¿Qué tan grave es la enfermedad venosa? (blog en inglés)

Escrito por Center for Vein Restoration
compresión de la pierna sin varices

Vein disease is incredibly common — and manageable. But if left untreated, what starts as a small issue can lead to potentially dangerous complications.

Chronic venous insufficiency (CVI) is a medical condition in which a person’s veins are unable to properly transport blood from the legs back to the heart. It’s a condition that impacts many, as more than 200,000 cases of CVI are reported in the U.S. alone each year.

The most common symptom associated with CVI is the appearance of varicose or spider veins in the leg area, which doesn’t sound particularly concerning on the surface. However, if left untreated, venous insufficiency can cause far more serious complications like ulcers, bleeding, and a life-threatening condition called deep vein thrombosis (DVT).

To make sure you don’t fall victim to these complications, the very first step is to identify if you could be suffering from even a mild case of CVI. If any of the following characteristics apply, you are potentially at greater risk of developing the condition and should consider consulting a physician or vein specialist:





Physically inactive

A smoker

Family history of varicose veins

Treat CVI to Avoid Dangerous Complications

As we mentioned above, symptoms of CVI range from the cosmetic to the potentially life-threatening. Some of the most common include swelling of the feet and ankles, itchy and irritated skin, cramping, aching legs, skin discoloration, skin sores or ulcers, and varicose or spider veins.

If left untreated, varicose veins in particular can pose a significant threat, as they become enlarged and/or deteriorate over time. If your venous insufficiency is so great that blood pools in the varicose veins and causes them to swell further, painful ulcers may develop and spontaneous bleeding can occur. Although the extent of these complications will of course vary from case to case, leaving CVI untreated at the very least will result in the continued display of symptoms like swelling, itching, pain, and fatigue.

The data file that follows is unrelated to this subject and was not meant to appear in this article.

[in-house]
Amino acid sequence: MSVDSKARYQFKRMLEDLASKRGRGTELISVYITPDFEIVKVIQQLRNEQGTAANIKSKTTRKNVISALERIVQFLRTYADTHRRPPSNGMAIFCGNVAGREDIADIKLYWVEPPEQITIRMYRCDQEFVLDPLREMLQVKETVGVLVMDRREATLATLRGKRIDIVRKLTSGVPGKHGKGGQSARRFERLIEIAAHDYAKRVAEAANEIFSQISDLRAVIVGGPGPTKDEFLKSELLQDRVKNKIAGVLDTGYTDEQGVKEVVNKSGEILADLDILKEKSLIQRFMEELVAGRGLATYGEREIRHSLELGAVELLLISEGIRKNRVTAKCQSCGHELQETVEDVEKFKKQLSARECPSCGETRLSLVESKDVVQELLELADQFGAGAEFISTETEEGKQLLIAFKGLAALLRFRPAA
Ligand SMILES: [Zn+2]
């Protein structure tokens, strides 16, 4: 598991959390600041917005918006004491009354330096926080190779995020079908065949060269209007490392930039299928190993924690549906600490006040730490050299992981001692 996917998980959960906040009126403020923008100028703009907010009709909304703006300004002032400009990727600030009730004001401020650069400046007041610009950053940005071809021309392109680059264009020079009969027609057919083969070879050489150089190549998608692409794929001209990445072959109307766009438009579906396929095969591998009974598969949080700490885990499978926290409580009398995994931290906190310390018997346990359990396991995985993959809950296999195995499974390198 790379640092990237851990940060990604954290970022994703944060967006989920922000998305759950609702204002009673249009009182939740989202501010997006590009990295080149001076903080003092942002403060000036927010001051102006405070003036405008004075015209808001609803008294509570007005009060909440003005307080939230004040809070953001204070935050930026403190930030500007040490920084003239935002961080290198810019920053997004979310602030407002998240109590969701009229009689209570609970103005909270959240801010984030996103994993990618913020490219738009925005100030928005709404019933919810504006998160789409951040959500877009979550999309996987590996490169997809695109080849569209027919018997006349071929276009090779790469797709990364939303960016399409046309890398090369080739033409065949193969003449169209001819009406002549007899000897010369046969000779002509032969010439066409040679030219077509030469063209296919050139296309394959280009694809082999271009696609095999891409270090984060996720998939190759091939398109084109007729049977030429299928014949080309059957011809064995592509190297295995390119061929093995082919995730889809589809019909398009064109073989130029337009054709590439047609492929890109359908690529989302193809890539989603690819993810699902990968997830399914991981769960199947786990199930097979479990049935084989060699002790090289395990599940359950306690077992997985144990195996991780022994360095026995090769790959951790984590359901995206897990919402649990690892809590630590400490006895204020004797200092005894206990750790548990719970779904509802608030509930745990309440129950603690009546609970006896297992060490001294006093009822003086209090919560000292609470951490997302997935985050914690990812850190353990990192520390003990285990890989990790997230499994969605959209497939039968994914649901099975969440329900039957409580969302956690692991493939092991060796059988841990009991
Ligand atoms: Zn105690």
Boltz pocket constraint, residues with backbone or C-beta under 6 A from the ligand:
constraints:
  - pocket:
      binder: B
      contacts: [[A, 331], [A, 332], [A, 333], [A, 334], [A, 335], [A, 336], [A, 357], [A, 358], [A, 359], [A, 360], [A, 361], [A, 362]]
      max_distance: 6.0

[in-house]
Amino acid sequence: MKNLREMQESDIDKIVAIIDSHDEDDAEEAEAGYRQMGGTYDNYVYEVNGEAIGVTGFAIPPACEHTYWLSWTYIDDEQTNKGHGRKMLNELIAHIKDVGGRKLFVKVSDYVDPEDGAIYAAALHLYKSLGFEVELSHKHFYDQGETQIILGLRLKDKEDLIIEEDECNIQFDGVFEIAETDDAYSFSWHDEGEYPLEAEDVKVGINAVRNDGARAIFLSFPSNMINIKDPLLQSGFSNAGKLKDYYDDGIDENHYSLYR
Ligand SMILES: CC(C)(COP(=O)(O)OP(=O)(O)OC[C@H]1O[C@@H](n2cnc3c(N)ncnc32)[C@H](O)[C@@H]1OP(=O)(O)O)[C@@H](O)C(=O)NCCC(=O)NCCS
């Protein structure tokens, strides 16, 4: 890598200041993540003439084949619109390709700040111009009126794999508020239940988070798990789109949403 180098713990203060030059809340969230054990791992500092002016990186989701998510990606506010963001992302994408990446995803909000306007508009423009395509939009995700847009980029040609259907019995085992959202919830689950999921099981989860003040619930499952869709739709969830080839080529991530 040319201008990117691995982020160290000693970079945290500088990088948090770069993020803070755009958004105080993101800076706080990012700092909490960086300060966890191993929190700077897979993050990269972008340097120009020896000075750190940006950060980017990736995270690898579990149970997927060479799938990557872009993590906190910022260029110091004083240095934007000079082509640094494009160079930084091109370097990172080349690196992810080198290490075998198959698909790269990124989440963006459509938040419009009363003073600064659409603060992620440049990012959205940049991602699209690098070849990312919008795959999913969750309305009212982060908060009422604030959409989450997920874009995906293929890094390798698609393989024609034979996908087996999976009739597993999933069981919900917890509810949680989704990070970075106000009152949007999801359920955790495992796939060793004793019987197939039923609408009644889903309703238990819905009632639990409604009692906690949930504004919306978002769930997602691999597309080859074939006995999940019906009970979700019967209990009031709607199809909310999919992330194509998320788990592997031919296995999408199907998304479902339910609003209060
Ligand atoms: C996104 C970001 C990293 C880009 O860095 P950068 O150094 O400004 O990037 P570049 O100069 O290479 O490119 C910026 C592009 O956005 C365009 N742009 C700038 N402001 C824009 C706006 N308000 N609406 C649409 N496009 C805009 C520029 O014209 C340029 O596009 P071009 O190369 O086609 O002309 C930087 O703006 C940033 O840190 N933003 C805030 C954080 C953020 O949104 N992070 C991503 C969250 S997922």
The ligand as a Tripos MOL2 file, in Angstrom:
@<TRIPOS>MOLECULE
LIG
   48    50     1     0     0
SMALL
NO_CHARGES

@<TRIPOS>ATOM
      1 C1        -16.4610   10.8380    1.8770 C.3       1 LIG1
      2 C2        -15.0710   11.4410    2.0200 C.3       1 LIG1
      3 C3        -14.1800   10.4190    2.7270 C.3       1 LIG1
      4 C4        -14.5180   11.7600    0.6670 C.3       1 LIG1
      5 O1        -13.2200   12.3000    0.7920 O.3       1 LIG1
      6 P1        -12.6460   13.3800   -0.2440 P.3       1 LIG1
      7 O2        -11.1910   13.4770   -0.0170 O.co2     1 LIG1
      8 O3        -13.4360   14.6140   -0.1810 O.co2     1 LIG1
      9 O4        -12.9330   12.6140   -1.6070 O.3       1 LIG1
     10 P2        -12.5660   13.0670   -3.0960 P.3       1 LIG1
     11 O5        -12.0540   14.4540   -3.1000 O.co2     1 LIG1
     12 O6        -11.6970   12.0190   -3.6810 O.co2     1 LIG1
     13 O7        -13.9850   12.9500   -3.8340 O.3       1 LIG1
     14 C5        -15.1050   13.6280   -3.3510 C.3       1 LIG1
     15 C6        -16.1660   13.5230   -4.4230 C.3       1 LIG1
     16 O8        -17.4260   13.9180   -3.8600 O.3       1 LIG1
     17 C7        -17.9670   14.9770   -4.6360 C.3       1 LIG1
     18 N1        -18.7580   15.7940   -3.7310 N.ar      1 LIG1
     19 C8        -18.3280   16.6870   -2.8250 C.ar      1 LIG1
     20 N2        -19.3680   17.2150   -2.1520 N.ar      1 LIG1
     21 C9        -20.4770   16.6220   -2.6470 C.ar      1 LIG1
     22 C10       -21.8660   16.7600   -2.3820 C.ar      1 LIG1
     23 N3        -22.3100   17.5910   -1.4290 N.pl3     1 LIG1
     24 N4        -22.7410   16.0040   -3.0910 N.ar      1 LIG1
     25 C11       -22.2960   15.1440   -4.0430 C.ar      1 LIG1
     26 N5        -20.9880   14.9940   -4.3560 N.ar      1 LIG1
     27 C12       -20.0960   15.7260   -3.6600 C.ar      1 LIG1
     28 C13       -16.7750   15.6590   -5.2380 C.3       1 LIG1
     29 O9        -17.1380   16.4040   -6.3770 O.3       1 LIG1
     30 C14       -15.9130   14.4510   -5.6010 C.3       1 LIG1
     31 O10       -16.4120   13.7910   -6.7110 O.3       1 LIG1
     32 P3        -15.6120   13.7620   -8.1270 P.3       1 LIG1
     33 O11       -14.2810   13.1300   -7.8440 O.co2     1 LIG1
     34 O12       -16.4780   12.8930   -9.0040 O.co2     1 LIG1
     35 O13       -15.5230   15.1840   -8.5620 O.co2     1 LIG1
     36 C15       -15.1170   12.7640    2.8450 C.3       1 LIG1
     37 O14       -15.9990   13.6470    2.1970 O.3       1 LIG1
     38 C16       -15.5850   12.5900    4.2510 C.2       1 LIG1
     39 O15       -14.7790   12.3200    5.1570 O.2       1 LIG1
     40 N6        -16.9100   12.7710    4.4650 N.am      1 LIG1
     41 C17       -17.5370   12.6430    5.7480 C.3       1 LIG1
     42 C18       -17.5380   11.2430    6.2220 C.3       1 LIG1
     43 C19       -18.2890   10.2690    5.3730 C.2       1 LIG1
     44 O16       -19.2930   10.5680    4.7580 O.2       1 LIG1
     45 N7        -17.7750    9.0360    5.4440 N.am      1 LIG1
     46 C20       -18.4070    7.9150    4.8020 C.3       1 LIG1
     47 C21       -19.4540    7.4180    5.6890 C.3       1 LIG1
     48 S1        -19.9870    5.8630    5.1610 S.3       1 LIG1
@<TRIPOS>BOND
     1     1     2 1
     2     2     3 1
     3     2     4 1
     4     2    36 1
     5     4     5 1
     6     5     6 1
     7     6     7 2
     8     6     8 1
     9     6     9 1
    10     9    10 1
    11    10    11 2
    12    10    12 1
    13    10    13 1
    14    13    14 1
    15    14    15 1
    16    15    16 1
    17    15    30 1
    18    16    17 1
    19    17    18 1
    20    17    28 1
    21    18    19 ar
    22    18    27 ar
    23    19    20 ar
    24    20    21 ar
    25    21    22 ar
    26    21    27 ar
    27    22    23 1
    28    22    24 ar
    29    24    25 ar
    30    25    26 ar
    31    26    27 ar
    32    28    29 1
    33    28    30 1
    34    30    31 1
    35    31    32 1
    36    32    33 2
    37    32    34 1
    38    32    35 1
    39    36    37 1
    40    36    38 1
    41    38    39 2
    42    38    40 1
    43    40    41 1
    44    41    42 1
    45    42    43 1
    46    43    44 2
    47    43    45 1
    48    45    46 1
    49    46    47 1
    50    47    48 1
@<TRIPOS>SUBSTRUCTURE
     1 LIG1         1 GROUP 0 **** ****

In more extreme cases, patients can develop DVT — the formation of a blood clot in the leg that can prove fatal if it makes its way to the lungs. So if you’re exhibiting any symptoms of CVI, it’s crucial that you seek immediate treatment to eliminate the potential for DVT altogether.

No Shortage of Treatment Options

Today, patients have access to a wide range of available treatments for CVI — but oftentimes, the best approach is to simply take proactive measures to improve blood flow through the legs. For instance, one of the most common treatments doctors recommend for CVI is to wear compression stockings. These specially-designed socks gently compress the veins in your legs to increase circulation and reduce pain in the area. In some instances, simply elevating your legs periodically throughout the day can be enough to do the trick.

If you’re experiencing skin irritation, ask your doctor about moisturizers and topical creams — he or she may recommend an over-the-counter product or prescribe a medicated ointment, depending on the severity of your condition.

Of course, you can boost the efficacy of all of these treatment methods by making healthy lifestyle choices that promote better circulation — such as exercising regularly, eating a balanced diet, avoiding sitting or standing for extended periods, and wearing comfortable shoes.

Should your symptoms become so serious as to warrant a medical procedure, doctors look to several options to remove the damaged varicose vein(s). Endovenous Laser Treatment (ELT), Radiofrequency Ablation (RFA), and sclerotherapy are all distinct, approved methods of targeting and destroying malfunctioning veins, but the end goal is the same: allowing the body to naturally reroute blood flow to healthier veins.

ELT and RFA both entail the insertion of a small catheter into the vein; then, either a laser or a high frequency radio wave heats the tissue, dissolving it back into the body. Sclerotherapy works similarly, but instead uses a saline solution to dissolve the vein.

While CVI is unlikely to be life-threatening in itself, the complications that arise from neglecting treatment are too serious to ignore. And with so many cost-effective treatment options available, there’s no reason not to address the issue at the onset. If you suffer from varicose veins or any of the symptoms we’ve listed, speak to your doctor or a vein specialist about the simple steps you can take to prevent or treat venous insufficiency.

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